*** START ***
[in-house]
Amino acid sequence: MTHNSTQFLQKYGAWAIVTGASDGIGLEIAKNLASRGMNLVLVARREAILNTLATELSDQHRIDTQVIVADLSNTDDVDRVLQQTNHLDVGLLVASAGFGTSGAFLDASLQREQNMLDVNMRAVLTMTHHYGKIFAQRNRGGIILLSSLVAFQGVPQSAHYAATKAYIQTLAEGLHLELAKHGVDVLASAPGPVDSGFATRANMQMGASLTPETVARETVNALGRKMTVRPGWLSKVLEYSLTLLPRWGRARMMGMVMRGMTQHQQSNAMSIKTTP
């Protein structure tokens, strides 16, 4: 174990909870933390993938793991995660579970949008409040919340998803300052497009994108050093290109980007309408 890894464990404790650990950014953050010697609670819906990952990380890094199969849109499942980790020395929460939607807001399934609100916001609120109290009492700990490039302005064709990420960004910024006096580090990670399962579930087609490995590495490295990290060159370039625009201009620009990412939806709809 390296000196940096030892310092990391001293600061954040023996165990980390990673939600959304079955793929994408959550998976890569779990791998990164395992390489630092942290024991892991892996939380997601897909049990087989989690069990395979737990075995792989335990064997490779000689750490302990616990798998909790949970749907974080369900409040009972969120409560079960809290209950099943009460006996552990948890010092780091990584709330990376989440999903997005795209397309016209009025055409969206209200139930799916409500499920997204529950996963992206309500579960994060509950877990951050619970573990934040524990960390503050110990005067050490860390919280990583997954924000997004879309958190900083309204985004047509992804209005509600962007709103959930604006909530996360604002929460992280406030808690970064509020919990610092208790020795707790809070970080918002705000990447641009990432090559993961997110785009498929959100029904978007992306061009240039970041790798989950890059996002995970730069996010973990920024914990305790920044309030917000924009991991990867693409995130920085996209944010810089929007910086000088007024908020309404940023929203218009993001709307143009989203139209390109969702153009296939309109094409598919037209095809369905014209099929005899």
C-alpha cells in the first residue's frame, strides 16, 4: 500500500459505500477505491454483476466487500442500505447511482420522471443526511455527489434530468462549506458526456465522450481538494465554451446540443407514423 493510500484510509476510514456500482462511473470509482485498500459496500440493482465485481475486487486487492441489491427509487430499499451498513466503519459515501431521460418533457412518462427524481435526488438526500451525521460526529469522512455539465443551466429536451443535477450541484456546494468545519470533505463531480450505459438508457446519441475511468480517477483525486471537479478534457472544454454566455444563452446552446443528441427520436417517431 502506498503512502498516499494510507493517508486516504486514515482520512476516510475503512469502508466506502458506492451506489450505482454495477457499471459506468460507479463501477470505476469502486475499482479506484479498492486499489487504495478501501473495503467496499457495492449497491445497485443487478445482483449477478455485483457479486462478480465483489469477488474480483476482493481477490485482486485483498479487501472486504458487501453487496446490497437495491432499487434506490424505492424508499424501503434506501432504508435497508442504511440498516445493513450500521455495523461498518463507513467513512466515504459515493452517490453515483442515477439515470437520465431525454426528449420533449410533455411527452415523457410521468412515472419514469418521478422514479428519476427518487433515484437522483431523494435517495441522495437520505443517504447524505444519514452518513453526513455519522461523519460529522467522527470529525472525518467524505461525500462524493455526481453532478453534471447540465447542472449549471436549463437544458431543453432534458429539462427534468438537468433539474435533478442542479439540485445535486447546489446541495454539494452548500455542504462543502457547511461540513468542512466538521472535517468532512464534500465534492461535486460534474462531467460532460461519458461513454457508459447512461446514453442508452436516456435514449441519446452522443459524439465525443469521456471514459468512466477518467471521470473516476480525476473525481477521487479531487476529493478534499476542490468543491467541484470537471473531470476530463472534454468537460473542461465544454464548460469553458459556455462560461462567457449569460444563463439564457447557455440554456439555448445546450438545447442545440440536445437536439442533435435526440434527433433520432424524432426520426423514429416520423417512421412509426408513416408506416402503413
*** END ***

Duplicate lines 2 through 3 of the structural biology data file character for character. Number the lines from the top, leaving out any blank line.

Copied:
Amino acid sequence: MTHNSTQFLQKYGAWAIVTGASDGIGLEIAKNLASRGMNLVLVARREAILNTLATELSDQHRIDTQVIVADLSNTDDVDRVLQQTNHLDVGLLVASAGFGTSGAFLDASLQREQNMLDVNMRAVLTMTHHYGKIFAQRNRGGIILLSSLVAFQGVPQSAHYAATKAYIQTLAEGLHLELAKHGVDVLASAPGPVDSGFATRANMQMGASLTPETVARETVNALGRKMTVRPGWLSKVLEYSLTLLPRWGRARMMGMVMRGMTQHQQSNAMSIKTTP
């Protein structure tokens, strides 16, 4: 174990909870933390993938793991995660579970949008409040919340998803300052497009994108050093290109980007309408 890894464990404790650990950014953050010697609670819906990952990380890094199969849109499942980790020395929460939607807001399934609100916001609120109290009492700990490039302005064709990420960004910024006096580090990670399962579930087609490995590495490295990290060159370039625009201009620009990412939806709809 390296000196940096030892310092990391001293600061954040023996165990980390990673939600959304079955793929994408959550998976890569779990791998990164395992390489630092942290024991892991892996939380997601897909049990087989989690069990395979737990075995792989335990064997490779000689750490302990616990798998909790949970749907974080369900409040009972969120409560079960809290209950099943009460006996552990948890010092780091990584709330990376989440999903997005795209397309016209009025055409969206209200139930799916409500499920997204529950996963992206309500579960994060509950877990951050619970573990934040524990960390503050110990005067050490860390919280990583997954924000997004879309958190900083309204985004047509992804209005509600962007709103959930604006909530996360604002929460992280406030808690970064509020919990610092208790020795707790809070970080918002705000990447641009990432090559993961997110785009498929959100029904978007992306061009240039970041790798989950890059996002995970730069996010973990920024914990305790920044309030917000924009991991990867693409995130920085996209944010810089929007910086000088007024908020309404940023929203218009993001709307143009989203139209390109969702153009296939309109094409598919037209095809369905014209099929005899």